Cooler By The Lake Turquoise
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‘Crushed in the palm of the invisible hand, The cursor dictates, its part of the plan, Sisyphean circle, an endless race, Tethered and bound, you’re tied in place’ (Harsh Reality)
Chicago’s Stress Positions boast three former members of C.H.E.W. plus a new vocalist, Stephanie Brooks, with former vocalist Doris Carroll contributing the lyrics to two tracks, Flaming Sword and How To Get Ahead. The base formula of politically charged, rampaging fast hardcore remains firmly in place. Intriguingly, however, while on one hand delivering an even more visceral onslaught, the band have also succeeded in adding a more experimental edge to their blistering barrage, with moments of almost jazz-infused, psychedelic invention. And these subtle flourishes only amplify the intensity, which reaches a truly crushing, slow burn Rollins Band-style finale with Ode To Aphrodite. Brooks’ vocal delivery is rabid throughout as the band dismantle the governing consensus that manifests itself in devestating socio-economic inequality (Harsh Reality, Hand To Mouth), entrenched privilege (White Leech), and police brutality (No Sympathy).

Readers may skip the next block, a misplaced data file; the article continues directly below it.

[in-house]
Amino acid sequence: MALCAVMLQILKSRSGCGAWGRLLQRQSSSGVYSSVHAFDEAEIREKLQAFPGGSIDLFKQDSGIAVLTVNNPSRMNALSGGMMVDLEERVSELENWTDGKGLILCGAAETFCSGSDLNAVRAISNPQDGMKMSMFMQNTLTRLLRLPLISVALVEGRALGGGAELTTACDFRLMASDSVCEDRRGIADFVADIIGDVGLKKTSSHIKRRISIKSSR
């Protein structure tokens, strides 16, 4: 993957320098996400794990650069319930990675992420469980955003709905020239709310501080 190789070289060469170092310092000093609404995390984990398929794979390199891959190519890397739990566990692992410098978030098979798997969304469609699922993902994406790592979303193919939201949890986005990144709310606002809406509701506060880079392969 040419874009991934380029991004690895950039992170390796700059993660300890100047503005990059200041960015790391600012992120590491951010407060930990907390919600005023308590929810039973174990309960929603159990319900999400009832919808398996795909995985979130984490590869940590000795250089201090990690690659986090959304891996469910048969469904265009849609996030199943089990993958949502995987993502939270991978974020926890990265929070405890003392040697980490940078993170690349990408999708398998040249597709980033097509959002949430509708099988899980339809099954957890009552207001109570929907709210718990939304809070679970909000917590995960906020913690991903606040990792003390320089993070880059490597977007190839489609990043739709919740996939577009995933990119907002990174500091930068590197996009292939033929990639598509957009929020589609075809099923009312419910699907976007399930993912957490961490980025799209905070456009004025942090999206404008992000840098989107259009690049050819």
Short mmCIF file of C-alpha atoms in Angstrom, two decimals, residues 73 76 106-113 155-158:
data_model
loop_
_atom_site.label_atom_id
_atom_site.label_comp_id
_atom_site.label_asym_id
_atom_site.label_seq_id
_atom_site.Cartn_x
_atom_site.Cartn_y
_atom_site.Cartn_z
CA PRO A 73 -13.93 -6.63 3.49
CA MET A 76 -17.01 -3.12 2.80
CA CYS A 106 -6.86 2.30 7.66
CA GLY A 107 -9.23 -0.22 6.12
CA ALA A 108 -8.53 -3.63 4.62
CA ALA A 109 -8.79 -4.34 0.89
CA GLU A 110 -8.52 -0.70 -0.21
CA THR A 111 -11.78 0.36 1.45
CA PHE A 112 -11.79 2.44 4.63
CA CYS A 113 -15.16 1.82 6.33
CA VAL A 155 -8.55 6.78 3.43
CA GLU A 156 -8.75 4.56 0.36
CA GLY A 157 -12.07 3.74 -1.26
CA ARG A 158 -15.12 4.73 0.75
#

Harsh Reality, as the name might suggest, is an unrelenting, thought-provoking, intense album from start to finish. Most of the songs were either finished or conceived of early in the pandemic: a time when everything was amplified, a constant reminder that ‘this is how things are’. Subject matter varies from poverty and the firm grip capitalism has on our lives, to personal conflicts and police brutality, particularly in the band’s home city of Chicago. Stress Positions intelligently uses the trappings of hardcore punk to address sexuality, finding freedom from religious oppression, guilt, and shame, and the resulting auditory assault is an apt reflection of the world around us. It feels as if you never get a chance to breathe, and when you do, it’s a brief, desperate gasp. Enjoy it while you can- it won’t last long.
—Three One G